Copenhagen, December 9–There’s so much going on at the international climate change meeting (COP15) that it’s hard to know where to start. Part of the confusion is the sheer number of meetings: everything is happening everywhere, all at once. Just figuring out the day’s schedule seems to take at least three different packets, each about 10 pages long, hundreds of TV screens projecting the daily schedule of events, and a detailed map. Even if you have the map, asking a COP staff member is usually the only way to actually find a room.
Besides the official meetings, caucuses, and press briefings, there are hundreds of other “side events” going on all the time, from protesters dressed as aliens asking to be beamed up to a future world without CO2, to groups of young people singing “Give Peace a Chance” (“all we are saying, is no greenhouse gas”). The country delegations also put on their own presentations throughout the day, like the U.S. Department of Transportation talking about the future of public transportation, or Brazil talking about deforestation. I’m sure those presentations would be really interesting, if I could ever get there– I usually get lost on the way, or distracted, or stopped by security because I’ve accidentally walked into some VIP-only entrance. I guess this is what everyone meant when they said that COPs tend to be chaotic.
The rest of the confusion stems from the fact that a lot goes on behind the scenes. You feel like you’re there, in the midst of it all, and then suddenly, out of nowhere, a new paper or proposition has emerged. Where did it come from? How could you miss something as big as that? Just as you start kicking yourself for not having paid enough attention, you realize that everyone is hearing about it the same way you are- through word of mouth, overhearing snatches of a conversation or reading the newspaper. That’s because so many meetings are closed to press and observer organizations, like WEDO. It can be frustrating, but it also adds an element of suspense, which makes the conference even more exciting.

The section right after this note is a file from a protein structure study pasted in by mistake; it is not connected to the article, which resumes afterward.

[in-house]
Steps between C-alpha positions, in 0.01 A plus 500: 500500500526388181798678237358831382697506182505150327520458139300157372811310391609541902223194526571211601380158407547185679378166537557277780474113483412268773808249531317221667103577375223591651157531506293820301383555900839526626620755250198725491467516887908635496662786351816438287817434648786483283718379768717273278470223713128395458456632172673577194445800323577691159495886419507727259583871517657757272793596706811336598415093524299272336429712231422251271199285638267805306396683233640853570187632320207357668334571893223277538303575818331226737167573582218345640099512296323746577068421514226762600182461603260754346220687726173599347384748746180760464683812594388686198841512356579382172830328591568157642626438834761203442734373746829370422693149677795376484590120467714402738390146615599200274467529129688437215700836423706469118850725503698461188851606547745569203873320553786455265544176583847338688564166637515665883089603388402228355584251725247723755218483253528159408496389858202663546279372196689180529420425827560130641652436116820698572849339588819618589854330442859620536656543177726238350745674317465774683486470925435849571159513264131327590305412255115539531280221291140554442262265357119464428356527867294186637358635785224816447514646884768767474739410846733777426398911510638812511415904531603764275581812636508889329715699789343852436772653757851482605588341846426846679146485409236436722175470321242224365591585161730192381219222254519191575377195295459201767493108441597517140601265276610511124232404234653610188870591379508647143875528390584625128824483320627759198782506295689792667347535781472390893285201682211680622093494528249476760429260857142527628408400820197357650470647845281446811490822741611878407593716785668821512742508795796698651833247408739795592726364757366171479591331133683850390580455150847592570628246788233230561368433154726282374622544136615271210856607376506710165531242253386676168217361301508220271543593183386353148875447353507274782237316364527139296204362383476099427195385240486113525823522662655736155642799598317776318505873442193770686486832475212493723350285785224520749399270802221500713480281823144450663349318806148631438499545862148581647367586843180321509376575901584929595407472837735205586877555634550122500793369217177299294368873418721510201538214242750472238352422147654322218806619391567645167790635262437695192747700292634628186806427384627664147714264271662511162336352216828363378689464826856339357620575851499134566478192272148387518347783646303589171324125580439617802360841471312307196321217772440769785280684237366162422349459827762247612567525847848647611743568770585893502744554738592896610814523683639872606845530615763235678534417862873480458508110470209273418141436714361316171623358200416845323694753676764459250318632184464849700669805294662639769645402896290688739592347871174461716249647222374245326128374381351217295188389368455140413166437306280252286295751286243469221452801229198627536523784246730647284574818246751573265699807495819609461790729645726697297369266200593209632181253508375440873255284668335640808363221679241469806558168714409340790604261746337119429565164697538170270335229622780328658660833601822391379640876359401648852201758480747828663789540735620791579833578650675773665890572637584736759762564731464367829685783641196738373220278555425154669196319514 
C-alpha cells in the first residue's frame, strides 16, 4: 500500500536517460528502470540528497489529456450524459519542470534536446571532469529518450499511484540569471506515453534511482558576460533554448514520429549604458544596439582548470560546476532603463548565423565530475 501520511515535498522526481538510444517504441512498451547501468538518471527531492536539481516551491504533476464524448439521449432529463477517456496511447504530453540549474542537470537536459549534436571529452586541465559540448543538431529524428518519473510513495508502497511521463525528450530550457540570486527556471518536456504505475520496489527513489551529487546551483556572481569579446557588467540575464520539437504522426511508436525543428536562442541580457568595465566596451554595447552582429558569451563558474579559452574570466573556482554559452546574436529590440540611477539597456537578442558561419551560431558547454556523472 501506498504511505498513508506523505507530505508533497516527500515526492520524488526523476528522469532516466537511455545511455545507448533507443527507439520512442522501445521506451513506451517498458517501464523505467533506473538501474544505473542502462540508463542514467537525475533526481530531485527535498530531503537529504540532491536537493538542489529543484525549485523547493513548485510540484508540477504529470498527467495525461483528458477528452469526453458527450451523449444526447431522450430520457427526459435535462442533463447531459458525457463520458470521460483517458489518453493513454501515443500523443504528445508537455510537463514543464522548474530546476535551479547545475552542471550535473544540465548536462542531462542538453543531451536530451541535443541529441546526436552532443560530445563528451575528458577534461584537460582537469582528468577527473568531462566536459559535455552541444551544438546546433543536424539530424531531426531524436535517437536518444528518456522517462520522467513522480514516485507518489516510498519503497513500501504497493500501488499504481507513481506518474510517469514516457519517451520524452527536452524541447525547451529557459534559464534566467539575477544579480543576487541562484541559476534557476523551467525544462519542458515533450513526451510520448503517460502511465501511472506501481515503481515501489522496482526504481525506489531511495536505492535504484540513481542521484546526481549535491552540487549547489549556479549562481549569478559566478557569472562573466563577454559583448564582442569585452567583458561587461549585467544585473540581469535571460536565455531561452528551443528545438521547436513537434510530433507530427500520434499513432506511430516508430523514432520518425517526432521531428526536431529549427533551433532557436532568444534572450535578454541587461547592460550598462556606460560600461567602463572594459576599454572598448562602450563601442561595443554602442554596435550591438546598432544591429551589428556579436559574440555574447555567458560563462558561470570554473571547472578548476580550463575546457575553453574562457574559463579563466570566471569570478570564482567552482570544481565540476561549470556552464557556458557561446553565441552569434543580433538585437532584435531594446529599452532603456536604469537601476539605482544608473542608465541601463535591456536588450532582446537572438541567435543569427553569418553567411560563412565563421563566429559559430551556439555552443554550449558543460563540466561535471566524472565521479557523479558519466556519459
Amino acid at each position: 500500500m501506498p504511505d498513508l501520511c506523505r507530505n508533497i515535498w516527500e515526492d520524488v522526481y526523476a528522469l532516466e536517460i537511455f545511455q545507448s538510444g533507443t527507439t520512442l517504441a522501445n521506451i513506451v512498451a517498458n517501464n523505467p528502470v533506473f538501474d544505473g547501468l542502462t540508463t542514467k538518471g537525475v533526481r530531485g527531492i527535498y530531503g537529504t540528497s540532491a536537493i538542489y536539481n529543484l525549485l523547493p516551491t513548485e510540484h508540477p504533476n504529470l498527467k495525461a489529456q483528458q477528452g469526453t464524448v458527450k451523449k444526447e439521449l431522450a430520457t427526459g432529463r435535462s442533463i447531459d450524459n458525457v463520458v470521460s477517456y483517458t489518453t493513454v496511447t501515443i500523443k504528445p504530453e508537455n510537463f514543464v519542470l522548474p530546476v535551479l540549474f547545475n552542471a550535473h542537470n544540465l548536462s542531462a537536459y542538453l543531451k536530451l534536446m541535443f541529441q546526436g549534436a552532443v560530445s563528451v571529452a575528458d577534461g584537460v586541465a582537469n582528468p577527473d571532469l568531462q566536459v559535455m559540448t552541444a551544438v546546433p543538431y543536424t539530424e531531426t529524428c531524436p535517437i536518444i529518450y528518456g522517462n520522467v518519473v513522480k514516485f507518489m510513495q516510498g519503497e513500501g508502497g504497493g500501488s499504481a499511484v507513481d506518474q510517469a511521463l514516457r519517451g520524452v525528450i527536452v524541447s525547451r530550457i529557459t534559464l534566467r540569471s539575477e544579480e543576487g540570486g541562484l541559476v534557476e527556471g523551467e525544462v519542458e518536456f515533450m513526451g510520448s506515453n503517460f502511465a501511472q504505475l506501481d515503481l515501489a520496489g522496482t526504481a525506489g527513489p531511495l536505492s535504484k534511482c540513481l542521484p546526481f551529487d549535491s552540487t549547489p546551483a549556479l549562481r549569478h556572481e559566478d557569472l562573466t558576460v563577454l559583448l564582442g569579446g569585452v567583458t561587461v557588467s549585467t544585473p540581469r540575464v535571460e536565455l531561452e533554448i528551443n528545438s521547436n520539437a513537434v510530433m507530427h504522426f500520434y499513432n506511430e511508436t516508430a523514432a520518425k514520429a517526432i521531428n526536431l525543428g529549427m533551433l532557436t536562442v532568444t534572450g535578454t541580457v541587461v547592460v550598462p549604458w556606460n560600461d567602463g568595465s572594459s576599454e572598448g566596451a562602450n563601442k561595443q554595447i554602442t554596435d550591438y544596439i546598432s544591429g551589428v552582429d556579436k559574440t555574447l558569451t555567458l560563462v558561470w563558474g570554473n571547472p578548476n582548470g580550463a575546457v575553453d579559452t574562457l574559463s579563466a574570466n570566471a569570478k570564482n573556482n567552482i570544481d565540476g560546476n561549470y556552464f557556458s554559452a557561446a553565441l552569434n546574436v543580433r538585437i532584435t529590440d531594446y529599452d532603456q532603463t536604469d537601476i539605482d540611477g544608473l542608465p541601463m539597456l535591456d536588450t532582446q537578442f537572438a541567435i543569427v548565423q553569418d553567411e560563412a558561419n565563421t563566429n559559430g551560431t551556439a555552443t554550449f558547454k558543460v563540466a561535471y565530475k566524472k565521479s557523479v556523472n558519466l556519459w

WEDO and the Global Gender Climate Alliance (GGCA) mix roles as observers and activists at this meeting. Part of the job of an observer organization is to do just that– observe, watch, listen to whatever meetings they can. These include the huge, official meetings where all the countries come together and discuss the text (or, more accurately, they discuss what they should be discussing, or what they’ll discuss at their next discussion, or how they’ll run the discussions). WEDO members also go to presentations of other observer organizations, press briefings, and country meetings. This observer role is really important– you have to know what’s going on before you can do anything about it. And just knowing what’s going on is harder than it sounds.
But the next step, of course, is the activism side– meeting and strategizing about who WEDO should talk to, and what they should say. It’s through this activism that WEDO is trying to ensure that women’s interests and voices are taken into account in the outcome of this COP 15.
Madeleine Rubenstein is a senior at Barnard College in New York City and works with the Sustainable Development program.